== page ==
Japanese Motor Companies Are Missing The Mark
At the height of the recession came a renewed interest in ultra-efficient Japanese cars that sip gasoline rather than burn through crude like their brusque American counterparts. The gas guzzling SUVs cost a lot of money up front and then a lot more money at the pump, making smaller sedans look like an easy answer to a major problem for cash-strapped families. Change has been in the air of late, however, and the increased spending power of the dollar in tandem with an absolute face-fall for the price of crude has put the American spending habits back into the realm of big and brash. If that wasn't enough bad news for Japanese automakers, fiscal issues with the yen as well the Japanese economy more broadly have put a major anchor on the two biggest overseas auto manufacturers.
The analysis of summer auto sales in the US has come in without much good news for auto manufacturers or their customers. Sales of cars are down overall, having dropped almost 2% in comparison to Q2 of 2014. While the advent of Labor Day weekend sits just around the corner, a holiday that features traditional big-spending on cars, one good weekend can't overcome a spending disparity. Edmunds reports that sales of Honda vehicles (HMC on the NYSE, trading for $30.94 a share) fell by 6%, while Toyota (TM on the NYSE, trading for $119.61 a share) fell by twice that figure. It's a reflection on the shift away from sedans, a vehicle class that Japanese manufacturers produce more of, and profit more from, than American auto manufacturers. The Toyota Camry lost its vaunted spot as the best-selling car in the United States, surrendering the number one seed to the Ford F-150 and the Chevy Silverado, two pickup trucks that are reknowned for their towing capacity and horsepower, not their gas efficiency. No Toyota or Honda small sedan has seen any positive sales growth in Q2; only the Toyota Corrola saw positive sales growth of all the Japanese mid-size sedans. At the same time, both GM and Ford reported strong sales of their bigger SUVs.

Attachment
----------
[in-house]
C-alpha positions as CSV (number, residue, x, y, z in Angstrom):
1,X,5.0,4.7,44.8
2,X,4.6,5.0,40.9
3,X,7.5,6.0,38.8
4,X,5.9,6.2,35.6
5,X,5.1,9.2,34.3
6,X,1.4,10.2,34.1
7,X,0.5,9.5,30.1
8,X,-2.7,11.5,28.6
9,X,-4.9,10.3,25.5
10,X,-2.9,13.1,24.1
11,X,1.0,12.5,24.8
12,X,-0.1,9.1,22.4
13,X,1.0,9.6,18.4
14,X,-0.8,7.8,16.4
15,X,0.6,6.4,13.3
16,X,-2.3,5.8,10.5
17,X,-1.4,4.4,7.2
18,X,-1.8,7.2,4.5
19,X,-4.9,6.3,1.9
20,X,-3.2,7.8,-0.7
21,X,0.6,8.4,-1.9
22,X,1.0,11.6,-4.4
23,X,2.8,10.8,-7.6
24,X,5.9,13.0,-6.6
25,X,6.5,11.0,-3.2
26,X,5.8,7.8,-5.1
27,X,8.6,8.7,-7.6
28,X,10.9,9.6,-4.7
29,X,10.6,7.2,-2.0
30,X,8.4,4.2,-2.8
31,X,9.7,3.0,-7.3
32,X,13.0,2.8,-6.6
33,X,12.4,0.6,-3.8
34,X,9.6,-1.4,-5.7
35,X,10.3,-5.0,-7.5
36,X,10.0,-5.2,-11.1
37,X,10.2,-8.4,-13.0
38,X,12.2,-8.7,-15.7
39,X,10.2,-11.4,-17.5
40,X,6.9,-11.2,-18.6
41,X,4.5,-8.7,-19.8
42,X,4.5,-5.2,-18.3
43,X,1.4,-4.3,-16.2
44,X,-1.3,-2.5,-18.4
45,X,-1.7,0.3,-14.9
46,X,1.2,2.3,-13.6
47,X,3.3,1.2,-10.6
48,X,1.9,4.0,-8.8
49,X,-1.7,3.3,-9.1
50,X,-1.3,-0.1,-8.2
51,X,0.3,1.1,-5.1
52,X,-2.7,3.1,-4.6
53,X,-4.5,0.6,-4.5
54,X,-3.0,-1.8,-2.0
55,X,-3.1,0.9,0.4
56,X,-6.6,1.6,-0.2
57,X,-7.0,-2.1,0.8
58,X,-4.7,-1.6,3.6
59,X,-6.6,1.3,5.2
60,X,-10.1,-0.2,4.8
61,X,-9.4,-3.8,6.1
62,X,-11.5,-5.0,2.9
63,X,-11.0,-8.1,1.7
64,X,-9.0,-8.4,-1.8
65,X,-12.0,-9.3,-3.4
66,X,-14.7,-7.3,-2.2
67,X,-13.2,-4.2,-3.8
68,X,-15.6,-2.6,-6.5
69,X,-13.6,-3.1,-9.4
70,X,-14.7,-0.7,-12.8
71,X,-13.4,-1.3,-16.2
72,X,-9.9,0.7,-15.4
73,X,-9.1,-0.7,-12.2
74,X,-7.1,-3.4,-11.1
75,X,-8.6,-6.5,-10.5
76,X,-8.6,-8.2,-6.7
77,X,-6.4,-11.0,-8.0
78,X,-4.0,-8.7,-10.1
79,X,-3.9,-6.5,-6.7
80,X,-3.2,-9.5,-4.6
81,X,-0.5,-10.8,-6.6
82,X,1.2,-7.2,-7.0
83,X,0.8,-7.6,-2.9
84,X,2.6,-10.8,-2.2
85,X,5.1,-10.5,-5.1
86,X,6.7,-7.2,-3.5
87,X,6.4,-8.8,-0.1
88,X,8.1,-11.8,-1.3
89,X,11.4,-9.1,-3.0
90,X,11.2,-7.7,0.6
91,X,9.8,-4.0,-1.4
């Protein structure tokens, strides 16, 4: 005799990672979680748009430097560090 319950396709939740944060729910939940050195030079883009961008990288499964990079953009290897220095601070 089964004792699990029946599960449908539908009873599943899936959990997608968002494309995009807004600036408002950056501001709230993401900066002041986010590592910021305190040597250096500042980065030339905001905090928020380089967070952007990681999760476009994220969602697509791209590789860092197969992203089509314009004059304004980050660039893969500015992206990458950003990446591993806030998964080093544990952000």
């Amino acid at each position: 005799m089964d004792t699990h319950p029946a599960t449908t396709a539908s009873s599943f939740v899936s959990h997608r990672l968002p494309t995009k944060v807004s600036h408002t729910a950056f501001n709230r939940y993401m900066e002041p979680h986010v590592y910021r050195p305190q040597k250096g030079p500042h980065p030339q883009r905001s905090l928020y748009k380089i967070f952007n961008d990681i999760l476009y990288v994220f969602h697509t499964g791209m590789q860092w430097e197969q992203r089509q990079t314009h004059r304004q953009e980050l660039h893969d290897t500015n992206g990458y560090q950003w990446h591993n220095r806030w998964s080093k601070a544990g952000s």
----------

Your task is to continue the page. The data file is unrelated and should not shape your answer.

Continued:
If You Can't Beat Them
Both Honda and Toyota, of course, both sell SUVs and trucks. Indeed, the Honda CR-V is the 8th best-selling vehicle in the US, while sales of their trucks grew by five percent over the summer. What's more, Honda rode the success of their compact crossover SUV to the tune of 20% increased profits through Q1. Yet the balance of production remains very strongly tilted in the favor of US auto manufacturers: look no further than the fact that Ford's F-150 pickup trucks sell better in the US than all Volkswagen, Mitsubishi, and Cadillac sales combined. The Japanese business plan relies on the slow but steady growth of small and mid-size sedans, a trend that the US appears to be leaving in the dust to re-ignite our love affair with the bigger auto. With average gas prices below $3 per gallon for almost 12 consecutive months, the Japanese auto industry appears to be backing the wrong horse.
Trouble At Home, Trouble Abroad
As if the issue of auto size and the American market didn't hit Honda and Toyota hard enough, the sinking yen value puts both companies in a particular bind. The yen hasn't traded above 100-to-1 with the USD, the favorable balance point for Japan, in two years. What's more, the value of the Japanese currency has been steadily falling over the past four years. At the same time that the US Federal Reserve raises questions about interest rates and preserving the value of the dollar, the Japanese central bank ardently refuses to raise interest rates for fear of creating an inflationary spiral that mitigates the country's buying power. This makes it far more difficult for Toyota and Honda to get good value on their loans as well as their investments abroad, and particularly the United States, while crimping their budgets for buying raw goods ranging from steel to rubber.
- The Takeaway: with the pressure on both Honda and Toyota at the moment, investors need to steer clear of these highly-volatile stock choices. Both can usually be counted upon for good growth, but both have taken a beating through 2015 and unfavorable circumstances will keep them further down for the near future. If you have shares of either company in your portfolio, consider selling them and purchasing American auto manufacturer stock (Chrysler is doing far better at the moment than Ford or GM, but all three appear poised for good growth through Q3).
- The same fiscal policies that limit Toyota and Honda's buying power serve to amplify the value of currency-exchange ETFs. Each day that the US dollar pounds on the yen (and the Euro, for that matter) represents profit for investors in US dollar ETFs like the DB USD Index Bullish. Currency ETFs have huge degrees of volatility, however, meaning that investors looking for low-risk investments may prefer traditional stocks.